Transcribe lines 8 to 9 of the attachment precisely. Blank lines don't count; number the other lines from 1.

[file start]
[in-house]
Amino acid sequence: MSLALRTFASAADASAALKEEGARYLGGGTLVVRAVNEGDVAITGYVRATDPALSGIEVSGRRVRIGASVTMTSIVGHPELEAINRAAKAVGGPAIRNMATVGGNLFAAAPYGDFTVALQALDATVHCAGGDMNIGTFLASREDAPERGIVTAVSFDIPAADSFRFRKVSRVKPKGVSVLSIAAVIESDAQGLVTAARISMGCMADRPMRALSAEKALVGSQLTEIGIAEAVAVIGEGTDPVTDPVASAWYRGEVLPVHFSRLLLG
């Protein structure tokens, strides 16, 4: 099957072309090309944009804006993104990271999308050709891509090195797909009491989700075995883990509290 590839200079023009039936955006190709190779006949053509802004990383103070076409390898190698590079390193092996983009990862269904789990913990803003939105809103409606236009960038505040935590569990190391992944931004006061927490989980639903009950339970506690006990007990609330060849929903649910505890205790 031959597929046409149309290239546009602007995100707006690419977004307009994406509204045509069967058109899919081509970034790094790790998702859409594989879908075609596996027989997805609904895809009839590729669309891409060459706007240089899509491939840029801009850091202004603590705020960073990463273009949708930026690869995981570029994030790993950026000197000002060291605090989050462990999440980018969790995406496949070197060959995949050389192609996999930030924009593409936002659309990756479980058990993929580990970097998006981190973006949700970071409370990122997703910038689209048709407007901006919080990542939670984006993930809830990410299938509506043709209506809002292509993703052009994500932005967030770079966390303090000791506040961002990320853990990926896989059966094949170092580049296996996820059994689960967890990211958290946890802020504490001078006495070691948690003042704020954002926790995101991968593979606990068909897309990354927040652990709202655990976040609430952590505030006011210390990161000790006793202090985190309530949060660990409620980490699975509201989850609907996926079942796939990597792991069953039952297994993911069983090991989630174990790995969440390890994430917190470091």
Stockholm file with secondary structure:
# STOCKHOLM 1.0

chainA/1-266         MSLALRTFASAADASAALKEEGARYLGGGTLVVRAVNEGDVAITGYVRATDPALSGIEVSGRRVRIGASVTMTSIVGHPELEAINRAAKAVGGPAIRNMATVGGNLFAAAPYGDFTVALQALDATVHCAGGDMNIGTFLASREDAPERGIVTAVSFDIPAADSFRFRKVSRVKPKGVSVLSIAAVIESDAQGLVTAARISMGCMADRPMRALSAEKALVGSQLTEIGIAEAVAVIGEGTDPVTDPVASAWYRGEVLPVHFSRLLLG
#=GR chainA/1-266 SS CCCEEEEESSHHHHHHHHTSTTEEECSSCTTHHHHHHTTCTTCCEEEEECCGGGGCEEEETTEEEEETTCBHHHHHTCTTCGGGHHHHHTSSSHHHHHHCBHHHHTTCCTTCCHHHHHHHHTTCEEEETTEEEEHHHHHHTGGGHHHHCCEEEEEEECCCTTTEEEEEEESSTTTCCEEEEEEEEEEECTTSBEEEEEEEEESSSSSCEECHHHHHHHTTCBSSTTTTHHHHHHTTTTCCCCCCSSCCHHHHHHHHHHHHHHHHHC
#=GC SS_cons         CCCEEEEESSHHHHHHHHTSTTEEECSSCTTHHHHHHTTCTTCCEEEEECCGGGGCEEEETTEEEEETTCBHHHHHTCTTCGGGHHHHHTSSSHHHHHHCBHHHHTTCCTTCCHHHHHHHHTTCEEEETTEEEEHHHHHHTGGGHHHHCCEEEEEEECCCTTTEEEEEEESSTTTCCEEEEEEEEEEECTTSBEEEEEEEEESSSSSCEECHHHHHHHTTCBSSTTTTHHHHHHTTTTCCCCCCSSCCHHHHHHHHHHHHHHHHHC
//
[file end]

#=GC SS_cons         CCCEEEEESSHHHHHHHHTSTTEEECSSCTTHHHHHHTTCTTCCEEEEECCGGGGCEEEETTEEEEETTCBHHHHHTCTTCGGGHHHHHTSSSHHHHHHCBHHHHTTCCTTCCHHHHHHHHTTCEEEETTEEEEHHHHHHTGGGHHHHCCEEEEEEECCCTTTEEEEEEESSTTTCCEEEEEEEEEEECTTSBEEEEEEEEESSSSSCEECHHHHHHHTTCBSSTTTTHHHHHHTTTTCCCCCCSSCCHHHHHHHHHHHHHHHHHC
//